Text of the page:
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Influenza is an infection of the upper airway caused by the influenza virus. Symptoms include fever, headache, muscle pain, tiredness and sore throat.
Seasonal flu can be sneaky and is known to spread by mucus droplets from a cough, sneeze or, even, talking if there is proximity between people. It is not generally airborne over more than a few feet. It can be acquired from touching a contaminated surface and then transferring it to your own nose or mouth.
The influenza vaccination is one of the most important health measures that saves lives throughout the world. According to the World Health Organization (WHO), immunization saves three million lives, worldwide, annually and it’s a proven tool for controlling and eliminating life-threatening diseases. In industrialized countries, most deaths associated with influenza occur among people 65 years of age or older.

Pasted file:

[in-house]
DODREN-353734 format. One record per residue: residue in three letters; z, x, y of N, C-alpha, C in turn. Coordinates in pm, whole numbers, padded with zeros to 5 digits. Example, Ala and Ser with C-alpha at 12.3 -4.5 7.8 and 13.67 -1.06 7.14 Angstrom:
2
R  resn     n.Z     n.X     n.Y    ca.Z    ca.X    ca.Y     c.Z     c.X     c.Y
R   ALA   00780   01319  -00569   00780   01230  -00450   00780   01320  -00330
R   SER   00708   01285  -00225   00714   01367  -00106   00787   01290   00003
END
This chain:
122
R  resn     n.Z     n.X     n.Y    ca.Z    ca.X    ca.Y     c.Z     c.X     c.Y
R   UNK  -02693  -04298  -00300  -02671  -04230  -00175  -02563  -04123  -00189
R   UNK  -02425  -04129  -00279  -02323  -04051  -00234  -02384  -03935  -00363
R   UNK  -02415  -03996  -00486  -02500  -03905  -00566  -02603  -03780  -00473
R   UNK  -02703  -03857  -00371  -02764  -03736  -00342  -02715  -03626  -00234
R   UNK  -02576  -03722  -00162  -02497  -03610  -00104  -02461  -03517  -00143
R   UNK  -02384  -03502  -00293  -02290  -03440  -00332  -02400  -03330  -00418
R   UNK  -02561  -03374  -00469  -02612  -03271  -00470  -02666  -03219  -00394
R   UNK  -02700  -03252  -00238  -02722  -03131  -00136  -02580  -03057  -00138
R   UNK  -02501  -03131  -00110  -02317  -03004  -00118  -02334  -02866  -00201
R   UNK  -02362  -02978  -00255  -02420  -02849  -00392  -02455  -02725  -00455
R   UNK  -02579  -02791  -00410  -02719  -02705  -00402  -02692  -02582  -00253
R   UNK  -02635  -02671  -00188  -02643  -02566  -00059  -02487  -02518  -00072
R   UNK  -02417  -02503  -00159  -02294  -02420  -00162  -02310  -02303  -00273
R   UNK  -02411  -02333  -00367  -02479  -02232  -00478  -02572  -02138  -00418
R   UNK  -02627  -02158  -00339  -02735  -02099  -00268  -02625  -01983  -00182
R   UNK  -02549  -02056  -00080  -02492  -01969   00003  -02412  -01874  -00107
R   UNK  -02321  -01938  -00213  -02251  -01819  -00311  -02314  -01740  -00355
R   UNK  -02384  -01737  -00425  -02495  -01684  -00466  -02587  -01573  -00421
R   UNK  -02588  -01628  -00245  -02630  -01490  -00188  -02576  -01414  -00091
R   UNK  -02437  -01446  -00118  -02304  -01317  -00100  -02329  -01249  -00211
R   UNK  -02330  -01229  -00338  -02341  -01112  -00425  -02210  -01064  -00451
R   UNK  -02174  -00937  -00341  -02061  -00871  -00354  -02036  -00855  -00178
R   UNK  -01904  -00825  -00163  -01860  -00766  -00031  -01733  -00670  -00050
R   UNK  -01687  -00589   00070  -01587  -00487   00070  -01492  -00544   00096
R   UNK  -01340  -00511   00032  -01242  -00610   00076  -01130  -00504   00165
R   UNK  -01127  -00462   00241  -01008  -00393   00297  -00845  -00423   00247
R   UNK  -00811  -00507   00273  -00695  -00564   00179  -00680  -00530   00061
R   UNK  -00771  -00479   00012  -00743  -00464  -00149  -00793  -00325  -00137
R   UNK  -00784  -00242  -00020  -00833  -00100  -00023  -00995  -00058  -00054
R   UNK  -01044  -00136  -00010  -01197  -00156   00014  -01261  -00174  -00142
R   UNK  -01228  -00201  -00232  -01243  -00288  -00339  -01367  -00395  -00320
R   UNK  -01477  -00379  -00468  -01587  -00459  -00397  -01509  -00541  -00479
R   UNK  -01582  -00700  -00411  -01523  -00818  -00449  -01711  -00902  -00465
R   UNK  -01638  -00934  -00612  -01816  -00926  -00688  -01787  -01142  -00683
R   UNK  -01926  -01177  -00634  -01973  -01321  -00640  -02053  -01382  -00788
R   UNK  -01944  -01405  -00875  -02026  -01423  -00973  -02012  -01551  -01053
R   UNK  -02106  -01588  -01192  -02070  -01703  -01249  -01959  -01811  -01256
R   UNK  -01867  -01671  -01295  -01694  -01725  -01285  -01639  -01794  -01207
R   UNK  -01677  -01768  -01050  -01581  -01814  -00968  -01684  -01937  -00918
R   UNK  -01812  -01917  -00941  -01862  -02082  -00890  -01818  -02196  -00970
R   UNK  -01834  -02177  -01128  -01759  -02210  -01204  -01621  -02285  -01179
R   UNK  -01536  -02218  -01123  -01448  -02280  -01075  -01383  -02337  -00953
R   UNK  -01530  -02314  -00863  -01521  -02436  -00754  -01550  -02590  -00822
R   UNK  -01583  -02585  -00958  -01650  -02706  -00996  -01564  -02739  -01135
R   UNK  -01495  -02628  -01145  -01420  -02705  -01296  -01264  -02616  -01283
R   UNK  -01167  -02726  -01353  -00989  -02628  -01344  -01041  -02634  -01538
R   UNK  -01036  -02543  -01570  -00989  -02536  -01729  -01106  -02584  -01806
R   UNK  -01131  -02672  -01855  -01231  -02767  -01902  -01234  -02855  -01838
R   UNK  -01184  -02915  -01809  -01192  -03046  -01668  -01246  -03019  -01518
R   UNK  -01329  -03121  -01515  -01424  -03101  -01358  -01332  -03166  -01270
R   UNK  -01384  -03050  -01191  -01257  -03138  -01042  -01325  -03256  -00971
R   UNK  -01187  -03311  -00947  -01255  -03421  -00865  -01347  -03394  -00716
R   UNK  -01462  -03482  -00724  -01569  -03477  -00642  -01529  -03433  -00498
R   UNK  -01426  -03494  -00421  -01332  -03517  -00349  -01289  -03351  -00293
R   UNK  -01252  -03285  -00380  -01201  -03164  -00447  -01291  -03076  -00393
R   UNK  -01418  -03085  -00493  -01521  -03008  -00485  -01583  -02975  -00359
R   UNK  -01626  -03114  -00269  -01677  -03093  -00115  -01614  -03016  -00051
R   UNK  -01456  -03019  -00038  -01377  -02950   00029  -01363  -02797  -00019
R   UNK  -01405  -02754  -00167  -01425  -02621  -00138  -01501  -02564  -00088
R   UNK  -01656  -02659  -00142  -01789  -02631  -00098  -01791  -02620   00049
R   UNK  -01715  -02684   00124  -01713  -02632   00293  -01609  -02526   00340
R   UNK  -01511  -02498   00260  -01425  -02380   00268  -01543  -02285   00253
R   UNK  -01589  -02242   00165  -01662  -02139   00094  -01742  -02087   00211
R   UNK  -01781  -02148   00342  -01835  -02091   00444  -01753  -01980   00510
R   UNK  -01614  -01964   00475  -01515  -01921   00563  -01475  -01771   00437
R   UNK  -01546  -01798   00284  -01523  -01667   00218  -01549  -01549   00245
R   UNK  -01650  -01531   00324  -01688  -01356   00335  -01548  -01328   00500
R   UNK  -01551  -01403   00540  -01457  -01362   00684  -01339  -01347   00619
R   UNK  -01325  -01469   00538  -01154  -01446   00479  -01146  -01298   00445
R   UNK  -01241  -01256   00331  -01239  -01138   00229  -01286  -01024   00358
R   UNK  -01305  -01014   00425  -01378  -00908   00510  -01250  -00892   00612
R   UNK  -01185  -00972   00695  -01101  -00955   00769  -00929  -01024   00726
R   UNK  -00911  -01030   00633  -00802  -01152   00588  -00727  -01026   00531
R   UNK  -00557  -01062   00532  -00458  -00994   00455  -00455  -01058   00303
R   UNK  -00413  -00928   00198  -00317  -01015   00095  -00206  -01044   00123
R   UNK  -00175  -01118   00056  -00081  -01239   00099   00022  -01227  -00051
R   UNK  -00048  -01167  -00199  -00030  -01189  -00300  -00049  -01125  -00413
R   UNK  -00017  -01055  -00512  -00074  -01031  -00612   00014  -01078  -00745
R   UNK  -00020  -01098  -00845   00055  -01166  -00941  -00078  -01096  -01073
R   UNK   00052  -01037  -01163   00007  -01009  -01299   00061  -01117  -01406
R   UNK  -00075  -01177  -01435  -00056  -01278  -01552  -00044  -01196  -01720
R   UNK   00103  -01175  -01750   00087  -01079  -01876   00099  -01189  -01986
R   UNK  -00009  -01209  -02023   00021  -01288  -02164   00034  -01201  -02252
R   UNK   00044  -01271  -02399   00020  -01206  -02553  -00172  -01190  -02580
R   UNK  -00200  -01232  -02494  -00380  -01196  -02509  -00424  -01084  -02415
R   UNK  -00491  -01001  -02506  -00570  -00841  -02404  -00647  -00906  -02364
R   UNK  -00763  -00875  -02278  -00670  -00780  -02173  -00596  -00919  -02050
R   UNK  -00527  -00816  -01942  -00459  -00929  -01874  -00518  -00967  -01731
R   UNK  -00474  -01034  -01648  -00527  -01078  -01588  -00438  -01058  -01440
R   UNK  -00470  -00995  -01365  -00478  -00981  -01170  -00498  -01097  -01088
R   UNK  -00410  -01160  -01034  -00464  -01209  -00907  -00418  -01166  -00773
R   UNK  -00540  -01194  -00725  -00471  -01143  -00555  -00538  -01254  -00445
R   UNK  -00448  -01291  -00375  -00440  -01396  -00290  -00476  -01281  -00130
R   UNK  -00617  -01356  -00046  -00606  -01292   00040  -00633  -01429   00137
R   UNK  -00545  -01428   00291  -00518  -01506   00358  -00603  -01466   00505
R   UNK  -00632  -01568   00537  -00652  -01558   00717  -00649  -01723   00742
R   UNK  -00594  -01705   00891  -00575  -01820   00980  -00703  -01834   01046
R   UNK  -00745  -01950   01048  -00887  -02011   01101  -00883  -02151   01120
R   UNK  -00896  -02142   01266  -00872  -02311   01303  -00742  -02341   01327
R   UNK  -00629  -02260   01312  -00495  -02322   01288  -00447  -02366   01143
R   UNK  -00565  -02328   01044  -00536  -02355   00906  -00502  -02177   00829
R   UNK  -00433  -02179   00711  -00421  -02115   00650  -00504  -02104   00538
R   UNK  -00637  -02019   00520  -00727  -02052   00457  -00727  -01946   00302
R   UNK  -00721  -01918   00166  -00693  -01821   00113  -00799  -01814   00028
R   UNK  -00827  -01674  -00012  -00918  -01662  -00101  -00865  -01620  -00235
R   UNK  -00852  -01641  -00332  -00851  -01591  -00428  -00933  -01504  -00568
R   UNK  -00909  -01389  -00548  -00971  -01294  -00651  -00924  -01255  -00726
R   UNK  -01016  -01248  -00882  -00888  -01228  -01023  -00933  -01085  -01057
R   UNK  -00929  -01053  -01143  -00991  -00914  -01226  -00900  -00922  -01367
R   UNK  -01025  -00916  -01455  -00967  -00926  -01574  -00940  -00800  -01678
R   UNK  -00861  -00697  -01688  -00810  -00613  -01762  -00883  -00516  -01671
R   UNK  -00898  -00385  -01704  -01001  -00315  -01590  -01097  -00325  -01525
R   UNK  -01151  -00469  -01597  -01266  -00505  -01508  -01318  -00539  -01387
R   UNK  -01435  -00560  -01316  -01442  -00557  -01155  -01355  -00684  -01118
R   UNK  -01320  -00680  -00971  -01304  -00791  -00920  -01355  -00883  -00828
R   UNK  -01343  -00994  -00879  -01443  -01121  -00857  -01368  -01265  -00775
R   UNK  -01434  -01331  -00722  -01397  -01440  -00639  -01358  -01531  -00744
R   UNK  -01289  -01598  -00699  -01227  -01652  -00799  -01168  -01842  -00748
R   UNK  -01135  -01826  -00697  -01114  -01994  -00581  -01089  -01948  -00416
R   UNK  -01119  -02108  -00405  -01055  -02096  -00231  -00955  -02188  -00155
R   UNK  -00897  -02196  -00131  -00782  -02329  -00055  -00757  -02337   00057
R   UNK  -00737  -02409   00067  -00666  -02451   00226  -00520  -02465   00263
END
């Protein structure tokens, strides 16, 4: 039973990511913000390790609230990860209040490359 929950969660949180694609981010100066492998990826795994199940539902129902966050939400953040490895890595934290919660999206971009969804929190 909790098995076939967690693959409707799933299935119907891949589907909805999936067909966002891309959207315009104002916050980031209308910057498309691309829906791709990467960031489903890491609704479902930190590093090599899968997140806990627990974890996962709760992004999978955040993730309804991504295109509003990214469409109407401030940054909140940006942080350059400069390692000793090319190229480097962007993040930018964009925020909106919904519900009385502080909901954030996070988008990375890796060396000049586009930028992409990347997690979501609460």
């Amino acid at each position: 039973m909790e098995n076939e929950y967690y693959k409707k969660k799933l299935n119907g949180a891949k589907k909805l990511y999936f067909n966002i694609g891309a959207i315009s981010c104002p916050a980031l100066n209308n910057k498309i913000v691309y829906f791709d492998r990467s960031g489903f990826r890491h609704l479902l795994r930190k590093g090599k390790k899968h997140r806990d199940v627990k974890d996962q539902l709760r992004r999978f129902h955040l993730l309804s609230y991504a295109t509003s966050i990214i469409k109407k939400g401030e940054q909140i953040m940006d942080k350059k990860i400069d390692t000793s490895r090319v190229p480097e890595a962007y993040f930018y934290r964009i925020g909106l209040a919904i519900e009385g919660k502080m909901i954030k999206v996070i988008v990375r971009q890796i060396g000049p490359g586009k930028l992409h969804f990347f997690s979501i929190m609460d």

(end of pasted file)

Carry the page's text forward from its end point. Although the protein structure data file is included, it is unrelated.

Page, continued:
The vaccine is a safe and efficient way to prevent the spread of the virus. The vaccine stimulates the immune system so that it produces antibodies that prevent illness. This immunization helps the immune system build up resistance to the virus. As people get older, they may be at higher risk of complications from influenza. Therefore, seniors are advised to get an influenza vaccine or flu shot.
As with any medical procedure, immunization has some risks. Seniors may react differently to vaccines. When considering immunization, both the risks and the benefits should be discussed with a qualified health care provider. The benefits of immunization are substantial and well documented. Seniors may also be at risk earlier or for longer periods of time than healthy people with no chronic medical problems. Symptoms include fever, headache and aching muscles. These symptoms are less severe and last shorter than the influenza infection.
It is important to get the vaccine before the flu season begins. This season typically starts at the beginning of October and last until the end of April.